DX: I don’t wanna end this interview on an even heavier note, but I saw your tweet [@lordjamar] regarding the passing of Chris Lighty. You wrote that “he was an integral part of Brand Nubian’s career.” I wasn’t aware of that; how was Chris integral in Brand Nubian?

Lord Jamar: He was our manager for those years we were with Rush [Artist Management]. And especially when [Grand] Puba left the group, and me and X was like carrying on the Brand Nubian name, he was somebody that was there behind us, giving us that confidence like, “Man, do that shit; you got it!” Like, “Don’t worry about that shit; you good.” And I’m like, “Yeah! Baby Chris believe in a nigga.” And then it was like, man, we been on the road and just all kind of shit we done been through together. I done fuckin’ … I can’t even go into it, man. Mad stories with this dude.

And even up until this day. Like, a lot of those executive dudes from back in the days, once you not hot no more they’re not fuckin’ wit’chu. But that dude right there, if I called him he’s calling me back like five minutes later. When I first got on Twitter, he was retweeting mad shit. One day I said, “Yo, how come Brand Nubian’s never been on that VH1 Hip Hop Honors?” He retweets that and he says, “Good question.” Yo, within five minutes he hits me back – and I hadn’t talked to him in years, keep in mind – with the lady’s name and number who runs the VH1 shit like, “Yo, hit her up.” I’m like, Wow, that’s some crazy shit.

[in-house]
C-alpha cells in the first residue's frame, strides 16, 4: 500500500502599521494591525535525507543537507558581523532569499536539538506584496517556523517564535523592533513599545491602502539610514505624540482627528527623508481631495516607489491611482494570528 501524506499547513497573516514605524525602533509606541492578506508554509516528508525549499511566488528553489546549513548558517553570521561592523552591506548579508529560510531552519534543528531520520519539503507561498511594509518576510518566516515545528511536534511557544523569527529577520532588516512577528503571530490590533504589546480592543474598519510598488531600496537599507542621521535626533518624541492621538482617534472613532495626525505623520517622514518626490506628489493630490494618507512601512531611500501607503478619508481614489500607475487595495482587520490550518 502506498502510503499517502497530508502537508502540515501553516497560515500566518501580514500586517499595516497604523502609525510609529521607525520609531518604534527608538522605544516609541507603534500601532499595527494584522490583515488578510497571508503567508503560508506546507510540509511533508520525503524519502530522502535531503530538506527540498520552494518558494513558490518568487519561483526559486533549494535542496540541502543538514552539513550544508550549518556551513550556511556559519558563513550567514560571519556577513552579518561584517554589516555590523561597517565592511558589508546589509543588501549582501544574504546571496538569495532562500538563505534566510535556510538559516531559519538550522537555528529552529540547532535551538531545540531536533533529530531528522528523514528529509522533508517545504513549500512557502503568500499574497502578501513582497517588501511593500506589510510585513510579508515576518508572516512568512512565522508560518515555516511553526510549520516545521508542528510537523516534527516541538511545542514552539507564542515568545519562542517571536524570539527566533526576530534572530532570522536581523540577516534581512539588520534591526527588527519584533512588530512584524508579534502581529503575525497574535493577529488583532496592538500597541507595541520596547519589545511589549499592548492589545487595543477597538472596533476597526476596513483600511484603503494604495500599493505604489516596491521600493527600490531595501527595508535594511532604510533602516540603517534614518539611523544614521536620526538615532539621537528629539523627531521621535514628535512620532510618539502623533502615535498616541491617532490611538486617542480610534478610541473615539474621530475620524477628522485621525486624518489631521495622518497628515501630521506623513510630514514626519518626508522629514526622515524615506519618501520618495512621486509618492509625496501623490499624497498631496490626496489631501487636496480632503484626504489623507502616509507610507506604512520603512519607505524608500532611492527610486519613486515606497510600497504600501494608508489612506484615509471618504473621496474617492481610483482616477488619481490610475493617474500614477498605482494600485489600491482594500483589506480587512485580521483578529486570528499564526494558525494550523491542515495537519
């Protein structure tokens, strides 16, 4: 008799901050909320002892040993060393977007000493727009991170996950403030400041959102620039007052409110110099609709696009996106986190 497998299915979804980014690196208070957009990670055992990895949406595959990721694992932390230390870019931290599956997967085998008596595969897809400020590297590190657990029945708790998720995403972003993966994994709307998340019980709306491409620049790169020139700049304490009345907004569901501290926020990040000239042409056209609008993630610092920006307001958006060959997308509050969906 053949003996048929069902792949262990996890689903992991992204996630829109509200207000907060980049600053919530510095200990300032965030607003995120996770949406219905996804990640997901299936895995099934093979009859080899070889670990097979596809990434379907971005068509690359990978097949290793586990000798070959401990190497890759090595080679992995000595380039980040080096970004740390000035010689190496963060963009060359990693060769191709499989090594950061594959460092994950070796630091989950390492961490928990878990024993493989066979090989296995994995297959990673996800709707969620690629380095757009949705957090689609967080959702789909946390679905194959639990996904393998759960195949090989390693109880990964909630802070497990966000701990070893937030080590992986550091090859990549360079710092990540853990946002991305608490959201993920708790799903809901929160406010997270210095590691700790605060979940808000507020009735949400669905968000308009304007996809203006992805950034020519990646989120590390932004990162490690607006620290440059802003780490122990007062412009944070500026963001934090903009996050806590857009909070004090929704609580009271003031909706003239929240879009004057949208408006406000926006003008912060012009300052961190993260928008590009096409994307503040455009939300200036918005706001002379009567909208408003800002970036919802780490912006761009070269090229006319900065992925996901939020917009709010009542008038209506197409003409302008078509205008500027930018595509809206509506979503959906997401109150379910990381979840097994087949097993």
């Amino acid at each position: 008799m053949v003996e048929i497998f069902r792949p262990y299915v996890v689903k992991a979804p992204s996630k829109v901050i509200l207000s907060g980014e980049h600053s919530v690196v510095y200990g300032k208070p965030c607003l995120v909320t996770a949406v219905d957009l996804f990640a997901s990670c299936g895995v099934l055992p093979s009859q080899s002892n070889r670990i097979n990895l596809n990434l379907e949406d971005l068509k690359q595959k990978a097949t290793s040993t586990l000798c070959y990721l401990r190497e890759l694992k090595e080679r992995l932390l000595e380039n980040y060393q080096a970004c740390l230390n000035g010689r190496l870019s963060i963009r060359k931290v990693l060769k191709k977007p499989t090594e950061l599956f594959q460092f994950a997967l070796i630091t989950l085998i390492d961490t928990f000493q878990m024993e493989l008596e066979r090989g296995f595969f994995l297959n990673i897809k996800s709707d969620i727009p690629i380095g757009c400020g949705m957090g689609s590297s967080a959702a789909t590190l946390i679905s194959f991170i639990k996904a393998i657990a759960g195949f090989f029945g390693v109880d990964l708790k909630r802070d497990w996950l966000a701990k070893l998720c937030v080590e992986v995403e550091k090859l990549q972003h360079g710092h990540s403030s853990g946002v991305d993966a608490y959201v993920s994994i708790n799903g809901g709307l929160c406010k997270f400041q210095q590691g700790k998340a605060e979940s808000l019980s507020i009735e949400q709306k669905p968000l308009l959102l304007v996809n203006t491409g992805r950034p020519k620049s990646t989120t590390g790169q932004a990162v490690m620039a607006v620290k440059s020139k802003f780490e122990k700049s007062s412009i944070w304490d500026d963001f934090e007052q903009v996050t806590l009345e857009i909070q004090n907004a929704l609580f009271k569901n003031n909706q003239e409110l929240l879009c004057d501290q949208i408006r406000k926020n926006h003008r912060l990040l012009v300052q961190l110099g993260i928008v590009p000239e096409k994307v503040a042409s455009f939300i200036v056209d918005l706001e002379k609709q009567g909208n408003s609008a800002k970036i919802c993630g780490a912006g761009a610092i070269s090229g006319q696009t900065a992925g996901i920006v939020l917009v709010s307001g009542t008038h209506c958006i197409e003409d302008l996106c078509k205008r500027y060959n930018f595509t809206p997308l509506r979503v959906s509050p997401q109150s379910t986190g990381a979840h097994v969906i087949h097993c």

My man Ca$h Out that’s out right now, I was fuckin’ with him like two years ago down in Atlanta. And I called Chris about him, just to get a little advice. And we was just choppin’ it up, and he was just telling me some shit. And it’s like … now they saying … I don’t know, man. I don’t know what to make of it. It’s like, I don’t take nothing on face value. They’re saying suicide – I don’t know. He didn’t seem like the type of guy that would do that. But I ain’t been around him like that in a long time so I don’t know. But, it just feels funny to me. Like, it’s weird.

Whatever the case may be, he was a good brother; he was always a good brother to me, man, and it’s a shame that he’s gone.

Purchase Music by Lord Jamar

Purchase Music by Brand Nubian

RELATED: Sadat X Explains Why "There's No Girl Rapper Better Than Him," Hopes To Work With Harry Fraud

Share This

Add New Comment

In reply to:

{{inReply.author.name}} :

{{inReply.content}}

Cancel Reply
  • * required field